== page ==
Last Updated on May 11, 2015, by eNotes Editorial. Word Count: 888
Prejudice Against the backdrop of Harlem during a season of violence, rioting, and police-neighborhood confrontations, The Friends portrays many different kinds of prejudice. The opening scene of the novel alone introduces three separate and different examples of bigotry. Phyllisia's classmates taunt her because of her West Indian background and accent. She, in turn, scorns Edith Jackson, who would like to befriend her, simply because Edith has holes in her clothes and frequently appears dirty. The teacher, whose disdain for the entire class in this scene later erupts in virulent racist comments, manages to maintain her limited control over the class primarily by focusing their hostility against Phyllisia. This sets the discordant mood of the novel where groundless antagonisms and failures in communication frequently separate the characters, ultimately contributing to the tragedy at the story's conclusion.
Phyllisia faces mockery daily from her classmates. She insists on demonstrating her knowledge and intelligence to the rest of the class, and this simply fuels their dislike of her. Her sister, Ruby, advises her not to draw attention to herself in order to adapt to this new situation in Harlem. Even at home, Phyllisia becomes the victim of another type of bigotry. Her own father mocks her appearance, cruelly describing her as ugly when he introduces her to Cousin Frank and Mr. Charles, subsequently praising Ruby for her beauty. Mournfully, Phyllisia notes that it far easier to laugh at ugly people than pretty ones.
However, Phyllisia is also guilty of intolerance. Beulah, the class bully, could have seriously hurt Phyllisia if Edith had not intervened. In spite of that, Phyllisia continues to be ashamed of Edith. Even when the two girls have formed a friendship, Phyllisia intellectually distances herself from Edith and the life she lives. Phyllisia believes that her way of life, and therefore she too, is superior. When Ruby describes going barefoot on the island, Phyllisia is enraged. She cannot bear to think that her life is, in any manner, similar to Edith's. Shortly after this, when Calvin throws Edith out of their house, Phyllisia is almost happy. It reinforces her belief about her own worth—a belief which is based, like Calvin's, on clothes, money, and material possessions.
Coming of Age In the novel, Phyllisia is forced to deal with a variety of adult responsibilities. On the island, her life had been carefree, her role that of a child. After she arrives in New York, she confronts a series of incidents which test her character. The prejudices of her classmates and teacher force her to examine what behavior she should adopt as a young adult. Throughout the novel, she is tested by her father's frequently unreasoning domination. She must discover how to communicate with him, a man who is unable to express his feelings. Eventually, she assumes the adult role in the relationship, explaining to her father how they might survive as a family. The most difficult of her trials is her mother's death. This forces her to reexamine what is most valuable in her life.
Friendship In spite of the title, throughout most of the novel, Phyllisia fails at friendship. While Edith is open and willing to share, Phyllisia withholds her family and her approval. She sneaks away to be with Edith. In an odd way, her behavior mirrors that of a lover who is conducting a hidden and disreputable affair. The relationship is exciting, but no one else may be aware of it. This continues until Phyllisia's betrayal of Edith in front of the entire Cathay family. Phyllisia must then slowly rebuild the relationship.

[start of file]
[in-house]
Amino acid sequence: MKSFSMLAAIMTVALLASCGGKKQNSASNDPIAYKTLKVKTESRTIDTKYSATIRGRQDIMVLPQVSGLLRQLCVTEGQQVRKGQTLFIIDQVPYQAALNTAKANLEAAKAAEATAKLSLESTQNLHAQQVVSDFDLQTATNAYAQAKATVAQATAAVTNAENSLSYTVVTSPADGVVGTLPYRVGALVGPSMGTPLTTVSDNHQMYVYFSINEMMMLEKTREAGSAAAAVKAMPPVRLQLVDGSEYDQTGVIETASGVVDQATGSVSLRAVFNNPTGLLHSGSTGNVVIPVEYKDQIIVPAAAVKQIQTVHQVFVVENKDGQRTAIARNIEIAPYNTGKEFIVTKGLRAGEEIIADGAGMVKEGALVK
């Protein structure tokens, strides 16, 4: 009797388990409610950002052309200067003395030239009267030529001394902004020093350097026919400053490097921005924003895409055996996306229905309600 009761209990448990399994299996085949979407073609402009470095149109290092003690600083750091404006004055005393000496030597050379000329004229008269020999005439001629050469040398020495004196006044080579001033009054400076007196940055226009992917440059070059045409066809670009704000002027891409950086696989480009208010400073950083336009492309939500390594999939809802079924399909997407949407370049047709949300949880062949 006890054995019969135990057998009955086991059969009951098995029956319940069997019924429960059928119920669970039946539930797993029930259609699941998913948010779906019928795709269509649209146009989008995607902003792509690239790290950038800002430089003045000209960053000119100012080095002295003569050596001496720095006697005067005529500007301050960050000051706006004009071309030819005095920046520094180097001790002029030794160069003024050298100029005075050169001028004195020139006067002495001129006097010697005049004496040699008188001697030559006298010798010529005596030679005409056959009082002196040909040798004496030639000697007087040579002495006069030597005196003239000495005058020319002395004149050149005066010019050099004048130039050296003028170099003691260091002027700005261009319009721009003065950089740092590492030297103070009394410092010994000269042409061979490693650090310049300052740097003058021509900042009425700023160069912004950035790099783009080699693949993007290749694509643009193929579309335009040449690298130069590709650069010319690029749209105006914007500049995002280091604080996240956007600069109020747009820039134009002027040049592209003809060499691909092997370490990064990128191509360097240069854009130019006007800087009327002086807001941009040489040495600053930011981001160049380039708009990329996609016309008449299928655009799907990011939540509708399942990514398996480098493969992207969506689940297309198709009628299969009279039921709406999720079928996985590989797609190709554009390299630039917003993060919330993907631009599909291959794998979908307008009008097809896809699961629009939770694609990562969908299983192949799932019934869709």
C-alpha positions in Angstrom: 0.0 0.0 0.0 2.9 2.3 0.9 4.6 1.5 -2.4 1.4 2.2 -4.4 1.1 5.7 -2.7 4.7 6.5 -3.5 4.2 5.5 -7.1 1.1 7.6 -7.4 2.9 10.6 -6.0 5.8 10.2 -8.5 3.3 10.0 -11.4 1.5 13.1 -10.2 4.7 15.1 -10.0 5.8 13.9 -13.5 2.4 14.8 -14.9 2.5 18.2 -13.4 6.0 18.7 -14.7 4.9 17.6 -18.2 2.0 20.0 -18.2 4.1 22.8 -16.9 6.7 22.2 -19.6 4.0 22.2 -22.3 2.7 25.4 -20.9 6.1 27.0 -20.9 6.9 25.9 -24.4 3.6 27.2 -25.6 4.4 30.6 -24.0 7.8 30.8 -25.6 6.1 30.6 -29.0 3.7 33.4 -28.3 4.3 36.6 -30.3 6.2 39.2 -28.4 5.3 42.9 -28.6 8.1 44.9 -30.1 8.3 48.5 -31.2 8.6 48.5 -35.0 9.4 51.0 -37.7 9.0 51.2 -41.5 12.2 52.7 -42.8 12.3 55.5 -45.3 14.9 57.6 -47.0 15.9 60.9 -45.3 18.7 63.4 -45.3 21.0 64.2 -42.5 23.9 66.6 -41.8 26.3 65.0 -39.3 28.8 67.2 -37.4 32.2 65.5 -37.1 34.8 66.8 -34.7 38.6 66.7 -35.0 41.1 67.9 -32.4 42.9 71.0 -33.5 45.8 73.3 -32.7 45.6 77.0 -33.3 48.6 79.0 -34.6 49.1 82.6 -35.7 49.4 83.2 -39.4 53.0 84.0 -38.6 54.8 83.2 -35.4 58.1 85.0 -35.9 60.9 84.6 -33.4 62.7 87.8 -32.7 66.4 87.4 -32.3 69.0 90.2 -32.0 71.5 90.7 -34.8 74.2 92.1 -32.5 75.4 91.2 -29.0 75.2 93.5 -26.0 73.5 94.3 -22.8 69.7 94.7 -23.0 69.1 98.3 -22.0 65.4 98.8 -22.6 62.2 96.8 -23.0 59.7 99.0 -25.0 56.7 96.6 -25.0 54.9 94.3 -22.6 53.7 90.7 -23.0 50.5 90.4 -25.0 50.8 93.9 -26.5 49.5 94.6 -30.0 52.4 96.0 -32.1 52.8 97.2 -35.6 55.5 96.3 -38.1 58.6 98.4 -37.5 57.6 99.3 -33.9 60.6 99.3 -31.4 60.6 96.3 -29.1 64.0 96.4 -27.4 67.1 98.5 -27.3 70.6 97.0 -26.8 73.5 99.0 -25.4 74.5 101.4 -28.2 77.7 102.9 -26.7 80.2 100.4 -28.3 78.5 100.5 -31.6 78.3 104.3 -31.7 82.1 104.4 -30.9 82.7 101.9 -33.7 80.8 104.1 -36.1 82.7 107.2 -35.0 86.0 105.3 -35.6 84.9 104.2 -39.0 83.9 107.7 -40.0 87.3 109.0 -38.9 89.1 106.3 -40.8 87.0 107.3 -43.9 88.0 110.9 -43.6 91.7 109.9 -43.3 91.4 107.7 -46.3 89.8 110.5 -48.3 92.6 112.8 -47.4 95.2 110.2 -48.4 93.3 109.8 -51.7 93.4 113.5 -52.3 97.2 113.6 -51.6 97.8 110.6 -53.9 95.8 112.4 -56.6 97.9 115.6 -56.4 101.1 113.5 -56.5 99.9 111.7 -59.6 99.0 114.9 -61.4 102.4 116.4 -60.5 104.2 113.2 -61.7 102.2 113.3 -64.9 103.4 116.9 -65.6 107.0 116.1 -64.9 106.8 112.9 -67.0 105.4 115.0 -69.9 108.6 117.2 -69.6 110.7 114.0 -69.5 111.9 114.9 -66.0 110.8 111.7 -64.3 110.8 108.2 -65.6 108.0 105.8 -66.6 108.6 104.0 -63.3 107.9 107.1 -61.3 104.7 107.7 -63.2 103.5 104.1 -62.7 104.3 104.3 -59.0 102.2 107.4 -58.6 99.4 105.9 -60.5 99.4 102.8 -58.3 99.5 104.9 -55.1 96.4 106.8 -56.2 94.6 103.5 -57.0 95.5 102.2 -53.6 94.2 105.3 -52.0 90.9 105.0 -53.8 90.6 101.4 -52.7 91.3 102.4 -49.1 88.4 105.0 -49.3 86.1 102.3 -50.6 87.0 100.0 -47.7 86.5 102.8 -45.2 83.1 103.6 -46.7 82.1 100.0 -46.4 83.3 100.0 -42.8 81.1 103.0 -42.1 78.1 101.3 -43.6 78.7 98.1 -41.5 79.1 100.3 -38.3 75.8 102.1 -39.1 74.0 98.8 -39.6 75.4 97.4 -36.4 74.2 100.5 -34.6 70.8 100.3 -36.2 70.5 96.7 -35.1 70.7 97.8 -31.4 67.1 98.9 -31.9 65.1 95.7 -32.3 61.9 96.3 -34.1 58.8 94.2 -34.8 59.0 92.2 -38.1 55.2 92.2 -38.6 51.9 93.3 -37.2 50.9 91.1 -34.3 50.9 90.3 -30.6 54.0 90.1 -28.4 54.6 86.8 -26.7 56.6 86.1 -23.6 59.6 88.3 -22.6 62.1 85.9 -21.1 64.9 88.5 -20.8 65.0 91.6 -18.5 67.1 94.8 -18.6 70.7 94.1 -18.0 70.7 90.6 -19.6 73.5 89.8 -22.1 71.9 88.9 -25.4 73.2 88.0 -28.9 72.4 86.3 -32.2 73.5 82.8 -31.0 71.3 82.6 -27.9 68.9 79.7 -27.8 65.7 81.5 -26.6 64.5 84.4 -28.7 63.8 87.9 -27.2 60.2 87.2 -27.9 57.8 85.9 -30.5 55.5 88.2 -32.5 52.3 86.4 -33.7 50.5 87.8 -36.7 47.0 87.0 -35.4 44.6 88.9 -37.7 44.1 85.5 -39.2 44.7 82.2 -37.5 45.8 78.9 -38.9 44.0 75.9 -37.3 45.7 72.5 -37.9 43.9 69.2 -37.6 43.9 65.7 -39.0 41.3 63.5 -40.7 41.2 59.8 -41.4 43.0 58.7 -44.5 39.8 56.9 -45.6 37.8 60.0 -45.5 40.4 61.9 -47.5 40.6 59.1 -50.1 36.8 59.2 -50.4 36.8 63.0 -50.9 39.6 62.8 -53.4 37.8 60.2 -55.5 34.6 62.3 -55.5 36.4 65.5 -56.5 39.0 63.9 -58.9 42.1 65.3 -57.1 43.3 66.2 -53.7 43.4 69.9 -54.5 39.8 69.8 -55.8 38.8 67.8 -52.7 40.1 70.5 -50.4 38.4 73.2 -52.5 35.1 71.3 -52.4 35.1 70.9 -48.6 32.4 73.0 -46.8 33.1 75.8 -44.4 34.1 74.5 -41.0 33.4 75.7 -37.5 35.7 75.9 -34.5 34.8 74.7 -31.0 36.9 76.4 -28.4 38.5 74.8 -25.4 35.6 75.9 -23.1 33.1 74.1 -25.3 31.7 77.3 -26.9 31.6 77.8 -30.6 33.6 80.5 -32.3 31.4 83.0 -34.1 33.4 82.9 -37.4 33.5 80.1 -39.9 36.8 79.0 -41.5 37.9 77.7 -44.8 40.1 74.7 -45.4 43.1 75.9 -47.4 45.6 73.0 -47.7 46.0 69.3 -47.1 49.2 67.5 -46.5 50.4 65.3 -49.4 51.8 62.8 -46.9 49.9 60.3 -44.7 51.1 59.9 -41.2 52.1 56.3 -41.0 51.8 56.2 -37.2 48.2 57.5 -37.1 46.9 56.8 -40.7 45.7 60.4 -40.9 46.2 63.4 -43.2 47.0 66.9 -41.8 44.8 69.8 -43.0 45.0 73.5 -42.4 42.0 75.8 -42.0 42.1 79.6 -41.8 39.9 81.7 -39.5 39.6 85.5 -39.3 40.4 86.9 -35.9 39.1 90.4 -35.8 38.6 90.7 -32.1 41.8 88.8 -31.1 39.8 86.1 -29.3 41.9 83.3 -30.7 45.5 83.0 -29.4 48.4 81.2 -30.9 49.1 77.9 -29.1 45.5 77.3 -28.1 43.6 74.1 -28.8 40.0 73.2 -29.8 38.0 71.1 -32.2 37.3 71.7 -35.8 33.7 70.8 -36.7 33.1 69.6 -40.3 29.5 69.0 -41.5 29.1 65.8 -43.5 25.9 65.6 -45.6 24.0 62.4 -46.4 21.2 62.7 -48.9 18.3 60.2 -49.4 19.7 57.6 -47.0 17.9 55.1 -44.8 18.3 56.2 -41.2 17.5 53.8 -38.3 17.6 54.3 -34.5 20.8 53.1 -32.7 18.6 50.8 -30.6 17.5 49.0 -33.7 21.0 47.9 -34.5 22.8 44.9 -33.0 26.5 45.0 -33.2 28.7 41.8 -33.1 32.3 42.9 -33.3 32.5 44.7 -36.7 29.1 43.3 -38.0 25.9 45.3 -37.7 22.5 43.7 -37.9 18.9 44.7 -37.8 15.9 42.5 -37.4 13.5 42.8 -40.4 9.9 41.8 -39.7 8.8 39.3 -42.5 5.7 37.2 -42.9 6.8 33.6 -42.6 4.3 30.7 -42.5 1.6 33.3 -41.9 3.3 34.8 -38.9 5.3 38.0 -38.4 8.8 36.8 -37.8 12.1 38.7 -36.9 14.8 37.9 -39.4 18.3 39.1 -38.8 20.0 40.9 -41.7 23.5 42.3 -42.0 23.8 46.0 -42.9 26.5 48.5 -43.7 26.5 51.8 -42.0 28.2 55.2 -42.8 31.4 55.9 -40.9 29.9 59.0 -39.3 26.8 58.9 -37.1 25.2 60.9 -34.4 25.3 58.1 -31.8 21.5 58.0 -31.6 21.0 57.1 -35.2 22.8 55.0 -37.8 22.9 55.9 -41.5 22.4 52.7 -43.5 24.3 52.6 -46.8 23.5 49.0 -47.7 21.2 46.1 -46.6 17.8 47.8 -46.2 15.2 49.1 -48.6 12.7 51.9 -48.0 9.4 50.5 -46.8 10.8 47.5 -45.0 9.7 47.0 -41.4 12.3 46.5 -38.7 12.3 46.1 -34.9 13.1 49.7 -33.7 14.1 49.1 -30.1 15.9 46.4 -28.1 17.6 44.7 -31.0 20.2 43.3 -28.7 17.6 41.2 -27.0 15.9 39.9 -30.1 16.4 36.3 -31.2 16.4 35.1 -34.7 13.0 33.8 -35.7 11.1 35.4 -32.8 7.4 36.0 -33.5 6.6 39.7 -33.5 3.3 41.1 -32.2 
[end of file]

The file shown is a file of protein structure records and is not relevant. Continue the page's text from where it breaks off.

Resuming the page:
Failure of Adult Authority On every level,...
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the adults in the novel are unable or unwilling to protect the children in their care. Although Calvin is a strong, domineering figure who is determined to supply his family with all of their physical needs, he nonetheless avoids developing a relationship with his children. He likes Ruby because she is pretty and compliant. However when he catches her kissing Orlando, he beats her. Until the final scene of the novel, he uses force and domination to get his way. Ramona Cathay, a loving and communicative parent, unfortunately is dying. She cannot provide Phyllisia with the support she needs. Cousin Frank and Mr. Charles, who are also voices of reason in the novel, are only occasionally around.
Edith's life has even less support. Her father seemed invisible even when he was there. Although Phyllisia had been in the room with him for quite some time, it was only when he got up to leave that she noticed him. Traditional figures of authority provide absolutely no assistance to Edith and her family. In fact, most of them do far more harm than good. The police kill Randy. Miss Lass seems to hate Edith, regularly abusing her verbally. After Ellen's death, Phyllisia tries to figure out how the tragedy could have been prevented. ‘‘Why hadn't I been able to talk to Mother—to Calvin? Why hadn't we at least thought of Miss Lass? But thinking of Miss Lass made me shudder again. We could have gone to a policeman. Which one? The one who had killed her brother because he was running? Why hadn't there been some way out of our ignorance? I didn't know. The only thing I did know was that Edith was the only blameless one.’’